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When Bread Grew on Trees

By Daniele Cybulskie

Medieval people ate a lot of bread. A lot. They ate pounds of bread every day, and even used it as plates – or trenchers – which sounds both practical and delicious (although trencher bread was usually stale). But the bread they ate wasn’t always made of wheat, or even rye. In some parts of Europe, especially the mountainous regions of Italy, France, and Spain, they made their bread out of something that literally grew on trees: chestnuts.

Chestnuts/Flickr
Chestnuts – Photo by cookbookman17/Flickr

As the population grew, more people needed to find more to eat, but wheat can be tricky to grow in rocky terrain. Enter the humble chestnut tree, which is happy in the mountains because of the good drainage they provide (CooksInfo.com). Although Romans ate chestnuts, too, medieval people spent enough time planting and grafting chestnut trees that chestnuts began to replace oaks in the forests, and meat in Italian diets (Montanari, p.108). Landowners even encouraged chestnut farming by including clauses on increasing chestnut production in some home rental contracts (Abulafia, p.180). Chestnut flour was used so often for making bread that some mills ground it exclusively (Montanari, p.112). As Montanari notes in Medieval Tastes: Food, Cooking, and the Table:

The chestnut became a “mountain bread” that replaced “genuine” bread where the latter could not be obtained: it was called “tree bread” in the region of the Mediterranean, and the chestnut tree came to be known as the “bread tree.” (p.108)

Although bread was a hugely popular way to eat chestnuts, it wasn’t the only way. They could be eaten by the handful, they could be boiled, candied, fried, soaked in rosewater, or cooked with salt, pepper, sugar, or even orange juice (Montanari, pp.113-114). People even ate them in tarts, pies, and soups, and with veggies and pork (Montanari, p.114-115).

Speaking of pork, growing chestnuts meant protecting them. A natural threat to the chestnut crop was pigs, who were banned in Sambuca from wandering near the precious groves until “ten days after the chestnuts had fallen [with herders] seeing to it that they did not go more than ten arm lengths beyond the path” (Montanari, p.110). Because chestnut trees were also convenient fuel in the form of kindling and charcoal (Abulafia, p.180), people were also a threat. An early Longobardic law requires the same fine for cutting down a chestnut tree as for an apple or a pear tree (Montanari, p. 107).

Although medieval people declared chestnuts to be super-nutritious (and one Early Modern writer called them “a lusty and masculine food for Rustics at all times”), man cannot live on bread alone. Chestnuts contain a good amount of potassium, magnesium, and vitamin C (USDA), but eating mostly chestnuts most of the time wouldn’t be the best idea. Medieval people realized this and noted one of the downsides of a high-chestnut diet: constipation (Montanari, p.116). But because chestnuts stopped things up, this meant that the best time to eat them was at the end of the meal, when you’re ready to stop up your stomach, having finished putting stuff in it (kind of like corking a bottle). As Montanari relates,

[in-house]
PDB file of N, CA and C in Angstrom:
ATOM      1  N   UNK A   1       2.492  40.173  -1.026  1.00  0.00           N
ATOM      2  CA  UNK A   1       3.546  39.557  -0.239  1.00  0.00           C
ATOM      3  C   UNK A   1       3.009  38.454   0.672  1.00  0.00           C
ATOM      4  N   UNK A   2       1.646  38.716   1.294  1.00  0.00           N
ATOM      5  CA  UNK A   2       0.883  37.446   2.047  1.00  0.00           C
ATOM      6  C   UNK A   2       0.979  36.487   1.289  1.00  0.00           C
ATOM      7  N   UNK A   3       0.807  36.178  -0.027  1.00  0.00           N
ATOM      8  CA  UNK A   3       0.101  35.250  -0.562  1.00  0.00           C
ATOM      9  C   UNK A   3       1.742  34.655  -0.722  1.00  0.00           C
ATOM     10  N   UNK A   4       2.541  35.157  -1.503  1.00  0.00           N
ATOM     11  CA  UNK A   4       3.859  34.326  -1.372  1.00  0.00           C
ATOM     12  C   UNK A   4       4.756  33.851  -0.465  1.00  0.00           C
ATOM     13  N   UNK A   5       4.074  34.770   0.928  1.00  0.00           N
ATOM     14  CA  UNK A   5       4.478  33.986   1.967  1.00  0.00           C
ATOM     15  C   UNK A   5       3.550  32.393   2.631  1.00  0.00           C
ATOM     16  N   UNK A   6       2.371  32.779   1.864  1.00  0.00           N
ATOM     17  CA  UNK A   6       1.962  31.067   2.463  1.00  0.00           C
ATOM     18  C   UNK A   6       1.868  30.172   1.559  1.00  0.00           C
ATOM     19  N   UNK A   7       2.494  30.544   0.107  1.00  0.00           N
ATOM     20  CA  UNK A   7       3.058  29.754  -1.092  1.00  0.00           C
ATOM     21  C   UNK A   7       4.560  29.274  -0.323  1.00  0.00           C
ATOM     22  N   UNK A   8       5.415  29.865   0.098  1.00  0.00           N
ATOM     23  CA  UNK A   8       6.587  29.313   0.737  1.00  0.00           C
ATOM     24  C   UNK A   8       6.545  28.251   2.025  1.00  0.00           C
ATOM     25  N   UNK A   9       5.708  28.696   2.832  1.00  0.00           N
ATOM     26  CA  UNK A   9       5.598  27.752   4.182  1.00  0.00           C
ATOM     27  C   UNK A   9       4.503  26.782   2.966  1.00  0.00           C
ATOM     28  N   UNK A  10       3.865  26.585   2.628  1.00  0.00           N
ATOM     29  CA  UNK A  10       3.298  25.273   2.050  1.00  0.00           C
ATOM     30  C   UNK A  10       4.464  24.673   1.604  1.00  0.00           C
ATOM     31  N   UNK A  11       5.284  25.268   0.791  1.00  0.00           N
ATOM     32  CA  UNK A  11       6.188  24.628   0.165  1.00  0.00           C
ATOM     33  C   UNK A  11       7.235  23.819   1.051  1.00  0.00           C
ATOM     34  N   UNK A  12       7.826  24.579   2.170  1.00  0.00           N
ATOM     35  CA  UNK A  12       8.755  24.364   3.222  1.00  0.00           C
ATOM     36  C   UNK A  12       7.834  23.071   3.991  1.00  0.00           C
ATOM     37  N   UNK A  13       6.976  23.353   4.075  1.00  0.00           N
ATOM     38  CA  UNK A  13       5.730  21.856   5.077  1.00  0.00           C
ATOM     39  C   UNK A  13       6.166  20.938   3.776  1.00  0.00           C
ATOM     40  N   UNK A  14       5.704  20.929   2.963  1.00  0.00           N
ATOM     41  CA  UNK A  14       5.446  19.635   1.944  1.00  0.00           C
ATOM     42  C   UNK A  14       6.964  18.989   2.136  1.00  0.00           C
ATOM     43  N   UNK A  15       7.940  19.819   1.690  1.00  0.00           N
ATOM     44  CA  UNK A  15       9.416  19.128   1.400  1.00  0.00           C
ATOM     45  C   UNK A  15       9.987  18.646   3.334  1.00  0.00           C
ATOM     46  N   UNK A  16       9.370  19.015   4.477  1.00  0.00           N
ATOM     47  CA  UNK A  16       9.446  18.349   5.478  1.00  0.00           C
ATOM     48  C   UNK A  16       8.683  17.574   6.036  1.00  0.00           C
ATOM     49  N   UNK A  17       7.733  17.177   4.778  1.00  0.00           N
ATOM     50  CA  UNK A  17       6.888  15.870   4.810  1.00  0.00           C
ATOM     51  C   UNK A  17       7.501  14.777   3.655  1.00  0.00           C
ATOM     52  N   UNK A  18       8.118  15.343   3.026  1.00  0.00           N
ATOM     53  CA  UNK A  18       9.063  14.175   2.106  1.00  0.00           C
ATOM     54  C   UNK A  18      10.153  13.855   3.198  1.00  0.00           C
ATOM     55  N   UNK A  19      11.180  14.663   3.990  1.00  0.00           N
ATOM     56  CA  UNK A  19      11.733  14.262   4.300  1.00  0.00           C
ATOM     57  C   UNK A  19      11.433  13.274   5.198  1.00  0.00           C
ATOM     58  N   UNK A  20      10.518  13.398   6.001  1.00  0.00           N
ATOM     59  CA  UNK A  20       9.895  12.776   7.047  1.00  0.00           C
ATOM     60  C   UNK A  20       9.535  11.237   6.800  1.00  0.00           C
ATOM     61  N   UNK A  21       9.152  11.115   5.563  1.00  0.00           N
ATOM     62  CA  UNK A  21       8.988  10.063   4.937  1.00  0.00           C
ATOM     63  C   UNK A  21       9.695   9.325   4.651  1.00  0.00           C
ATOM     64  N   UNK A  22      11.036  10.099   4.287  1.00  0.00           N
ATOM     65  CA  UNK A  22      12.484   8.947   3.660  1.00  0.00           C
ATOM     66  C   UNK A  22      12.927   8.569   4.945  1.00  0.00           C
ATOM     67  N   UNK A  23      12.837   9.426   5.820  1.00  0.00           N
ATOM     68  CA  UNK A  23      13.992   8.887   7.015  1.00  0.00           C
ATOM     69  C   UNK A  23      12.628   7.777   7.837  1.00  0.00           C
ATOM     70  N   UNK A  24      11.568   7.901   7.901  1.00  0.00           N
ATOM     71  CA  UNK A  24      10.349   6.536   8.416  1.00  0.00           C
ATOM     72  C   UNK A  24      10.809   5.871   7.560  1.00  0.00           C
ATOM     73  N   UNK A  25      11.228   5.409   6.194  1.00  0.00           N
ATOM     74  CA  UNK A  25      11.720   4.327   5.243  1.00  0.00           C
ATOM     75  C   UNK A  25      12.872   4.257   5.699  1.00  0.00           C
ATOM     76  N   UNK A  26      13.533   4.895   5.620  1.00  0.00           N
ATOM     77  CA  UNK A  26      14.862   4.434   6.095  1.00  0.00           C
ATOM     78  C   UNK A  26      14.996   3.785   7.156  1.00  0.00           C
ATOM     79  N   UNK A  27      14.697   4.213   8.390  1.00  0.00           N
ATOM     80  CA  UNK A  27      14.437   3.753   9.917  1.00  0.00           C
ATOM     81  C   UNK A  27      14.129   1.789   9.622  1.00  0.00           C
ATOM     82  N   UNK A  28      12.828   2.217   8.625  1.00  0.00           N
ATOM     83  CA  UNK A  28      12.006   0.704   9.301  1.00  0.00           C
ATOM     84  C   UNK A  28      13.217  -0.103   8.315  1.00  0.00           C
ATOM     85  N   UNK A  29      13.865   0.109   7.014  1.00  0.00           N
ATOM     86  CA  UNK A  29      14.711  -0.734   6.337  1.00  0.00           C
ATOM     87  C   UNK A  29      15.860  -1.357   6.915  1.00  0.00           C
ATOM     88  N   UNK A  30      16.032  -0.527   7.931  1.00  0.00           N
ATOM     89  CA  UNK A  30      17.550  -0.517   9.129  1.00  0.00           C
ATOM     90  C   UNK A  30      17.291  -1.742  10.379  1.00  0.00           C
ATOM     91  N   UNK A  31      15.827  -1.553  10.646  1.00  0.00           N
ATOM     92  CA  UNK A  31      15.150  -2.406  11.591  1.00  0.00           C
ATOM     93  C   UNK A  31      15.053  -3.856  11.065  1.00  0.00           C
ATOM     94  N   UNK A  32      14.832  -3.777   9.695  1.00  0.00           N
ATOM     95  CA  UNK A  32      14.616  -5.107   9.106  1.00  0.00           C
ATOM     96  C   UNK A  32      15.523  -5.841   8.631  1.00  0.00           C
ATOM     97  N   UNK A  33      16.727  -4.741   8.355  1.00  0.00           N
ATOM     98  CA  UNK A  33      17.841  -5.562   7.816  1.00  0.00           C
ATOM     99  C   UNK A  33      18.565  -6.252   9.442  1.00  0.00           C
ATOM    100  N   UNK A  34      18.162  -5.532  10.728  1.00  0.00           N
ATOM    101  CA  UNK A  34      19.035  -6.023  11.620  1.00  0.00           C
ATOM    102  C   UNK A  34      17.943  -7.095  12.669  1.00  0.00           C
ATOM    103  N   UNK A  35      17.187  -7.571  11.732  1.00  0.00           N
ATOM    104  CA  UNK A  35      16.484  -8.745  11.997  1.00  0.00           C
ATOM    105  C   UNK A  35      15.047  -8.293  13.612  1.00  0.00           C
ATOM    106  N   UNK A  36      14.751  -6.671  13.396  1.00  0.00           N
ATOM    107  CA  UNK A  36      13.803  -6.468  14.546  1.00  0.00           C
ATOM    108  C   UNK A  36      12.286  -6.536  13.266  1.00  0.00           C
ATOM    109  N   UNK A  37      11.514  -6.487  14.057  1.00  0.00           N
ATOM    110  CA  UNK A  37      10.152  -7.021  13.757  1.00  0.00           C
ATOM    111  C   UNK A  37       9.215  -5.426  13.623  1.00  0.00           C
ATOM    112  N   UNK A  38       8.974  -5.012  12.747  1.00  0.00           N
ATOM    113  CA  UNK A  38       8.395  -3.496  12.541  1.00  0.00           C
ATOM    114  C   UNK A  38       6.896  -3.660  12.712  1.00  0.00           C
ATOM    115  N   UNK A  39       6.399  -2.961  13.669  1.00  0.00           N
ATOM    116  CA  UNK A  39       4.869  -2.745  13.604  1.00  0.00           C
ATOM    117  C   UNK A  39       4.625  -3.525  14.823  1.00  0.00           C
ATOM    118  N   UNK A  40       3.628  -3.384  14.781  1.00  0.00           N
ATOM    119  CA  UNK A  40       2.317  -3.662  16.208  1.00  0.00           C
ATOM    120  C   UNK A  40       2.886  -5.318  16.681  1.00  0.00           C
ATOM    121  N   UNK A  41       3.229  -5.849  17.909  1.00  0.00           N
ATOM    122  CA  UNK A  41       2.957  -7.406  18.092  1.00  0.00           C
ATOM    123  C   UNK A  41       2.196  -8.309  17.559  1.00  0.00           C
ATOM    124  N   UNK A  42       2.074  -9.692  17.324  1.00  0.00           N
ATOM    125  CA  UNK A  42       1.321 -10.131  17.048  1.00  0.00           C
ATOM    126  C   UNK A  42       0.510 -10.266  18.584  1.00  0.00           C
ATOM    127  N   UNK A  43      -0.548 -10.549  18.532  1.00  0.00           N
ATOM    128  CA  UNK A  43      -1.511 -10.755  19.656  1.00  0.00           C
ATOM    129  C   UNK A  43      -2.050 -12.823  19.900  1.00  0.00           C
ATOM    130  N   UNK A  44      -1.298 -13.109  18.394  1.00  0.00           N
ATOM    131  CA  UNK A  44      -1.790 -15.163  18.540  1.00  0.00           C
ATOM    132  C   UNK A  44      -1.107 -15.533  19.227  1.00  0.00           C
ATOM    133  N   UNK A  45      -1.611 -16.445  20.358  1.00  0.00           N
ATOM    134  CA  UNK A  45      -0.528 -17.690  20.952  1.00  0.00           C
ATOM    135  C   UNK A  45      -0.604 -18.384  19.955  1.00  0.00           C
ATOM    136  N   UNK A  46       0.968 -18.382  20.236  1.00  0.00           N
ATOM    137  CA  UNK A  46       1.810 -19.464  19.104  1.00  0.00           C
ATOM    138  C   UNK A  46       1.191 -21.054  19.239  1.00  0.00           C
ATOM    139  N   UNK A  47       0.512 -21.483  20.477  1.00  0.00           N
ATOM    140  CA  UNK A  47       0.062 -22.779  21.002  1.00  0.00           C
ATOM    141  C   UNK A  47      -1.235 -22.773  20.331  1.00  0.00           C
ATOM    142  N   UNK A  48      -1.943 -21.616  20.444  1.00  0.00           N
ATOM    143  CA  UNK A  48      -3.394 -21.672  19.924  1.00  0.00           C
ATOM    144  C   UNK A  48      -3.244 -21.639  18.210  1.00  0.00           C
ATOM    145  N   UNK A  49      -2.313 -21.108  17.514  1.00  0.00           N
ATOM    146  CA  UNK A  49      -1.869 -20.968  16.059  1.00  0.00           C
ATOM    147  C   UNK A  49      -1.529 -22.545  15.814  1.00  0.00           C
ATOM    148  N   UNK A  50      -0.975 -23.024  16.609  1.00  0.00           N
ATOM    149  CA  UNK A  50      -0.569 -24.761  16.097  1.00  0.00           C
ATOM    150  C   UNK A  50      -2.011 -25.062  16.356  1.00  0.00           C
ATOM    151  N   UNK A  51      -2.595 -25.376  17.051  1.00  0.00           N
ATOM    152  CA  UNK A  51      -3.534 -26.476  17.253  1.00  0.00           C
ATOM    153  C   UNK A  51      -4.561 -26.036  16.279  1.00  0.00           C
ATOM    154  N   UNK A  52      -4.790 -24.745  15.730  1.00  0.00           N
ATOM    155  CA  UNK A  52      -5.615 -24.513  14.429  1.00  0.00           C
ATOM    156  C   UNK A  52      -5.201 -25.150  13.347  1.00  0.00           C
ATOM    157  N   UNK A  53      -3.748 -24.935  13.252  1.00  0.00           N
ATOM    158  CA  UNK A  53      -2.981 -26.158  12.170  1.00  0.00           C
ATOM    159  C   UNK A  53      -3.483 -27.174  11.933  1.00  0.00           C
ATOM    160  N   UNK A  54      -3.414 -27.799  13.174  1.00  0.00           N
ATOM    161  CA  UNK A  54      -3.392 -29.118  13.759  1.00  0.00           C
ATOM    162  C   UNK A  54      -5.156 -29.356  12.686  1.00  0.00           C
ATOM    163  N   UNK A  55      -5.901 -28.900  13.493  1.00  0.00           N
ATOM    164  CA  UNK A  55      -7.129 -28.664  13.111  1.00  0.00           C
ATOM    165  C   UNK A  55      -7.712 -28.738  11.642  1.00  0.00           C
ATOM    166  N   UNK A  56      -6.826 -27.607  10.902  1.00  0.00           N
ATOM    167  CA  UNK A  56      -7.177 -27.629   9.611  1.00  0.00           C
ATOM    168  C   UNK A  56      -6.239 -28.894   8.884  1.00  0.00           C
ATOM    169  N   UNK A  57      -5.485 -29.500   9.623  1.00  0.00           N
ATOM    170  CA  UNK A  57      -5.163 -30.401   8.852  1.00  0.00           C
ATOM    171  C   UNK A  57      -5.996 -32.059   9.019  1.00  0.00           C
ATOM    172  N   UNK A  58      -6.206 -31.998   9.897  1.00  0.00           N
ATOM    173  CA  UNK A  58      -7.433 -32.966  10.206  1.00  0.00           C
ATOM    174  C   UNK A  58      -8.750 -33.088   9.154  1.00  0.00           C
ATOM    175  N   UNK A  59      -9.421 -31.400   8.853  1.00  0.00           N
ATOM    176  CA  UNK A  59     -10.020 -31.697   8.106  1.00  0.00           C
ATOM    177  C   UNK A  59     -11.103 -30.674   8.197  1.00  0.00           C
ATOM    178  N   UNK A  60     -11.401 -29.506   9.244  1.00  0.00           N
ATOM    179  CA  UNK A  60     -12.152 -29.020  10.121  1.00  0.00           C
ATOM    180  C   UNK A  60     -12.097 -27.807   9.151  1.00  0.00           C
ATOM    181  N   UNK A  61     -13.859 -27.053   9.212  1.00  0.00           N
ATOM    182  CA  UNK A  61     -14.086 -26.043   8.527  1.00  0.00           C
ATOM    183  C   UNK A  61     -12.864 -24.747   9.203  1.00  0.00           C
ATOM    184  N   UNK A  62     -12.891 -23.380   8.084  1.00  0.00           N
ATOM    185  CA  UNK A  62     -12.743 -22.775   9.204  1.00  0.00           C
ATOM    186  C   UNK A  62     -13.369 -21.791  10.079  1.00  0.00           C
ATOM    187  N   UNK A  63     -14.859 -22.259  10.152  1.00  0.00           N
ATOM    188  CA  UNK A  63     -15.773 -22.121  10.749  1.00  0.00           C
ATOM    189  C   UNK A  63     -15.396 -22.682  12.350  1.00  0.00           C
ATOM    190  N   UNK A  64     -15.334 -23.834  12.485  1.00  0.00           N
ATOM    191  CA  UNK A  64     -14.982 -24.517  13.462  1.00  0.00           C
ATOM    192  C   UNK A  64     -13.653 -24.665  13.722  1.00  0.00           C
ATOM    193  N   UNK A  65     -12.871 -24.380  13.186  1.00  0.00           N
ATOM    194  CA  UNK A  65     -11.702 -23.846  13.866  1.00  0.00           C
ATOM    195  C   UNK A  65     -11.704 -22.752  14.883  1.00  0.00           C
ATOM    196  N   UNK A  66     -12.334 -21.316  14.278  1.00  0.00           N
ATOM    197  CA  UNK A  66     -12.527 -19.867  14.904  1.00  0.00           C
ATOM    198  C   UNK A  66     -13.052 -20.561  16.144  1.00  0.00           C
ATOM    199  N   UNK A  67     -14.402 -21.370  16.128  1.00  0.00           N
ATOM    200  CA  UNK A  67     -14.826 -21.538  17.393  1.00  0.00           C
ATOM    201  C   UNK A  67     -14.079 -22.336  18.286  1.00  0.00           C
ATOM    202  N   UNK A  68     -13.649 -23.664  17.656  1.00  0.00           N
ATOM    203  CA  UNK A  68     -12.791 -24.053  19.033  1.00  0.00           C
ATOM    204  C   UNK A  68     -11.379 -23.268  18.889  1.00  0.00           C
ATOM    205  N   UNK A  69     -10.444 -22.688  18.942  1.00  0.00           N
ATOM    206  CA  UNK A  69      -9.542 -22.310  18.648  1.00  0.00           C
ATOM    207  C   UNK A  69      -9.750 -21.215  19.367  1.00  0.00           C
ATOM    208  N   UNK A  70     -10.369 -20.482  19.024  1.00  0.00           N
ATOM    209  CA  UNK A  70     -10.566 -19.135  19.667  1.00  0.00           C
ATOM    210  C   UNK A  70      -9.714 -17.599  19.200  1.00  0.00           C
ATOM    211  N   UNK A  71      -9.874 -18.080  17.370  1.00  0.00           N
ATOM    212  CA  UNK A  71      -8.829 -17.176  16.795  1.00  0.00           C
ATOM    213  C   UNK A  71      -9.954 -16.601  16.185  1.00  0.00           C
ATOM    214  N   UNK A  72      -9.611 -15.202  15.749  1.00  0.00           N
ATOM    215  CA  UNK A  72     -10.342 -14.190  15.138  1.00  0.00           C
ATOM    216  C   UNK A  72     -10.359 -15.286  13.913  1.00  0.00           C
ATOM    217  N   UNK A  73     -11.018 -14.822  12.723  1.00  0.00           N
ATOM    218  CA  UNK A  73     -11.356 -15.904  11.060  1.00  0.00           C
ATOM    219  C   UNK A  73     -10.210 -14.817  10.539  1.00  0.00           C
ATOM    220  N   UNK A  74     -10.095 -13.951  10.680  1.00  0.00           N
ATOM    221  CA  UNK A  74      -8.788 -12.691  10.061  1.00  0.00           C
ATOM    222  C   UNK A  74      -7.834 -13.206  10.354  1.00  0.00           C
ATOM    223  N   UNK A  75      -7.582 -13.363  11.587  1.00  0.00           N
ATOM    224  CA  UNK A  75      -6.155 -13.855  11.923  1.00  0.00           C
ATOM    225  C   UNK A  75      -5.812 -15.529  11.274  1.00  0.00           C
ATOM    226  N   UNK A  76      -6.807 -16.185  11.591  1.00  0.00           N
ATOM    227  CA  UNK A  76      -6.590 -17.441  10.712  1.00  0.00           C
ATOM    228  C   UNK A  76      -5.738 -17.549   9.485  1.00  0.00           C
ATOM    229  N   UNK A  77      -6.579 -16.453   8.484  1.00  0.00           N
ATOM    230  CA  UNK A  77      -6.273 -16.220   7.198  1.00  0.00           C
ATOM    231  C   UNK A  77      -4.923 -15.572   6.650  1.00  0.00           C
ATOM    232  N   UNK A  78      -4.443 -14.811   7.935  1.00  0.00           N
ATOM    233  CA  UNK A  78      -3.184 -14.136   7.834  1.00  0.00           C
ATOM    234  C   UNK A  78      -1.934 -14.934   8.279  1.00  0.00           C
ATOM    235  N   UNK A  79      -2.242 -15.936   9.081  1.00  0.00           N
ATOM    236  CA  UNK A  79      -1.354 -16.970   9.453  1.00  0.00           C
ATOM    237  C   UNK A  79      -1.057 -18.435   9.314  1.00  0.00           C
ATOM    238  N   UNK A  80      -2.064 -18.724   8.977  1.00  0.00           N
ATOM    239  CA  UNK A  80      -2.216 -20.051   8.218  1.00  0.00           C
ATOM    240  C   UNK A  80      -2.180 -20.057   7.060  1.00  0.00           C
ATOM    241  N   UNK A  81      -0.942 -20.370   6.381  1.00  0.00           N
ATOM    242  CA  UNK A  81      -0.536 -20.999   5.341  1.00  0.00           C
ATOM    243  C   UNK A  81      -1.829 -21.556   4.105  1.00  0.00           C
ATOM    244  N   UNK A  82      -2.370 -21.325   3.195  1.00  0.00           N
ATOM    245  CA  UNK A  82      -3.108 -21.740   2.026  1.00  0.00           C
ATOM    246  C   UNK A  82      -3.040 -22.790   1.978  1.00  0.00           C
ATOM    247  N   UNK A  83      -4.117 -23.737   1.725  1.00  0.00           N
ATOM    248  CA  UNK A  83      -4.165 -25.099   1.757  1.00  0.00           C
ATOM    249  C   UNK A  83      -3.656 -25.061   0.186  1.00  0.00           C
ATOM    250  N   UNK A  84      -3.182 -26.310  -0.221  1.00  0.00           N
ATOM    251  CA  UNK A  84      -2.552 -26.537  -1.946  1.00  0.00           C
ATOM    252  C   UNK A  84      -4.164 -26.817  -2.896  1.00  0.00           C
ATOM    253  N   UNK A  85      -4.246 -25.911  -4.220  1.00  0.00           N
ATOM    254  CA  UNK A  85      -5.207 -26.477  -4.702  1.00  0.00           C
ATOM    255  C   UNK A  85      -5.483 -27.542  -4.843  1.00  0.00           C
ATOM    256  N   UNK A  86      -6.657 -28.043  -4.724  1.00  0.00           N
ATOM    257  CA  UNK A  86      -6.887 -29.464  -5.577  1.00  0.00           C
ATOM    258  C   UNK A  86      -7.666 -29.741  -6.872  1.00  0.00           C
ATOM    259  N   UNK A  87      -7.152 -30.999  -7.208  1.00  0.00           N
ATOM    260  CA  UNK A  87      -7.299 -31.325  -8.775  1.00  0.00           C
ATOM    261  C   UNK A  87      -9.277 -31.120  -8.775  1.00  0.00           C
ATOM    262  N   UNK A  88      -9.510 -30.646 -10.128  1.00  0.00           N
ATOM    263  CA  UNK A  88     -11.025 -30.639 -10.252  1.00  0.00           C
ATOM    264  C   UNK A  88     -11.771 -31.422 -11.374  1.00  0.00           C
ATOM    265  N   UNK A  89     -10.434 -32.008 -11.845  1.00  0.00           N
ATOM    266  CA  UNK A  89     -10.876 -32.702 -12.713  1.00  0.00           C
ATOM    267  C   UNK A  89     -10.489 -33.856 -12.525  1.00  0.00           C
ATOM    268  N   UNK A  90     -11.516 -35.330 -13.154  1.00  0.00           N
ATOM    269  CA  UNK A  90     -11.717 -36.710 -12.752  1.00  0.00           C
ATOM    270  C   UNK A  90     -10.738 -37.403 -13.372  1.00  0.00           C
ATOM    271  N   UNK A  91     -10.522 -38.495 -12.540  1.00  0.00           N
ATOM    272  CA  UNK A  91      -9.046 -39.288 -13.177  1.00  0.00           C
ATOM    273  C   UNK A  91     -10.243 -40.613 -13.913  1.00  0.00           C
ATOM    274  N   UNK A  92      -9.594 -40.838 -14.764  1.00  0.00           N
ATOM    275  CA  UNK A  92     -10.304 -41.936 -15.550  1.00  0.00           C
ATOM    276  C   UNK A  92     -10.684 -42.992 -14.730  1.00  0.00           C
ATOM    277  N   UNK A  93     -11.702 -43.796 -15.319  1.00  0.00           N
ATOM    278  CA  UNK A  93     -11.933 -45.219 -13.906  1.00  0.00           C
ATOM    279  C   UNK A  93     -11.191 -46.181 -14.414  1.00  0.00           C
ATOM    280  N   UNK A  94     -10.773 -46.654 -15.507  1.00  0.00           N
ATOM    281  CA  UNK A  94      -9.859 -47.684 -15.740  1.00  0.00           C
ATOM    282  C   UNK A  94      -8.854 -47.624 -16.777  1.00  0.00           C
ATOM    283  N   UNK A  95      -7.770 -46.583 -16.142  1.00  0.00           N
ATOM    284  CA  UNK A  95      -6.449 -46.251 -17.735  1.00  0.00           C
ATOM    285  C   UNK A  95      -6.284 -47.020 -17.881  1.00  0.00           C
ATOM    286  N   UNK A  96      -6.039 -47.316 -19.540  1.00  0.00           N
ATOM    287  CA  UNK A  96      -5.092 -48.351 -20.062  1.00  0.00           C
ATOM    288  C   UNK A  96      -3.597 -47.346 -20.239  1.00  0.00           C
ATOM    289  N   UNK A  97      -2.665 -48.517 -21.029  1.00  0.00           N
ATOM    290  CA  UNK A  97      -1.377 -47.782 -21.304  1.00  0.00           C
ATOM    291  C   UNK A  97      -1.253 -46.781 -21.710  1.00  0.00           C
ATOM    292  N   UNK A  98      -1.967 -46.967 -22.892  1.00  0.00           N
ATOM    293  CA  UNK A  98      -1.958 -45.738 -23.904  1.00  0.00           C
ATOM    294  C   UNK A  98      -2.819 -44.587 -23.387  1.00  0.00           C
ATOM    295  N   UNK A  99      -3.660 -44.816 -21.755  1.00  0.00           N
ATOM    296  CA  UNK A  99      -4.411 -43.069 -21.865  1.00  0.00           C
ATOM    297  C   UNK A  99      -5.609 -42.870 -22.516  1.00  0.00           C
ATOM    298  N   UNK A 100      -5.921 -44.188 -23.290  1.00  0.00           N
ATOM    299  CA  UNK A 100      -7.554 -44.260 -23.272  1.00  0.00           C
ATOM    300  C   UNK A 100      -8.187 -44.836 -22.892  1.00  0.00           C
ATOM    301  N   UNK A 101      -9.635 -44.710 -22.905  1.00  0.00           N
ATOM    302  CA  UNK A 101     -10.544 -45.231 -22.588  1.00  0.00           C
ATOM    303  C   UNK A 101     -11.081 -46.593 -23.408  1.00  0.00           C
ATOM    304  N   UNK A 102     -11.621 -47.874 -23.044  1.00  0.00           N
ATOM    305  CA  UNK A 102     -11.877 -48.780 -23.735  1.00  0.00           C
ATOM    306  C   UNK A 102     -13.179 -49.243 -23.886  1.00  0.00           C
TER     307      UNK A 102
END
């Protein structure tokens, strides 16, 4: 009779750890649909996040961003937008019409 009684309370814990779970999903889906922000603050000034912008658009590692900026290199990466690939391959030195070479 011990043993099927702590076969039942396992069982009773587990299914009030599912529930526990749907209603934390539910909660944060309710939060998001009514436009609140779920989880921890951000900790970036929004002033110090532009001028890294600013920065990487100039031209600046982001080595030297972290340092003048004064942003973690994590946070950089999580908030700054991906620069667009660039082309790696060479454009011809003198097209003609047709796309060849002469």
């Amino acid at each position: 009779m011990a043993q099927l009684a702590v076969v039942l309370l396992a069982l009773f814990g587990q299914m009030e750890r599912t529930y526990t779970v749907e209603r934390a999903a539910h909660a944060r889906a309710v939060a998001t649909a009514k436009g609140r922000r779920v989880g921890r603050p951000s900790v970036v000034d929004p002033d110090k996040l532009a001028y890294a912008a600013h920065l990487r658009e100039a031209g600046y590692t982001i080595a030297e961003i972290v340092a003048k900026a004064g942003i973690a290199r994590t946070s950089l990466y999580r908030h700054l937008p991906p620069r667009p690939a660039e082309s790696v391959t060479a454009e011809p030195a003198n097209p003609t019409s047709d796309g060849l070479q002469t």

In 1266, a curious agrarian contract drawn up in the region of Asti by one dominus Pacia stipulated that the tenants were responsible for two annual dinners, which were to begin with a lemon, followed by various meats accompanied by appropriate sauces and a dish of vegetables, and to end with a “paradise fruit” and six chestnuts. (p.116)

Eating just the right amount of chestnuts at just the right time may have helped medieval people avoid that tricky complication, although they might not have stopped the flatulence that CooksInfo so seriously lists as a consequence of eating them. (If that happened, Early Moderns could turn to Erasmus’ wise advice.)

Buy Daniele's new book
Buy Daniele’s new book

Despite the potentially awkward results of eating chestnuts, you have to hand it to medieval people for ingenuity in times of scarcity. Creating bread from something that could be so easily gathered must have saved many, many lives. For Massimo Montanari’s chapter on “The Bread Tree”, check out Medieval Tastes: Food, Cooking, and the Table; for an entire book on how the humble chestnut shaped history, check out Italy in the Central Middle Ages: 1000-1300 by David Abulafia; and for a couple of medieval bread recipes (sadly, not chestnut bread), check out Medievalist.net’s article “Bread in the Middle Ages”.

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Visit Danièle’s website: danielecybulskie.com

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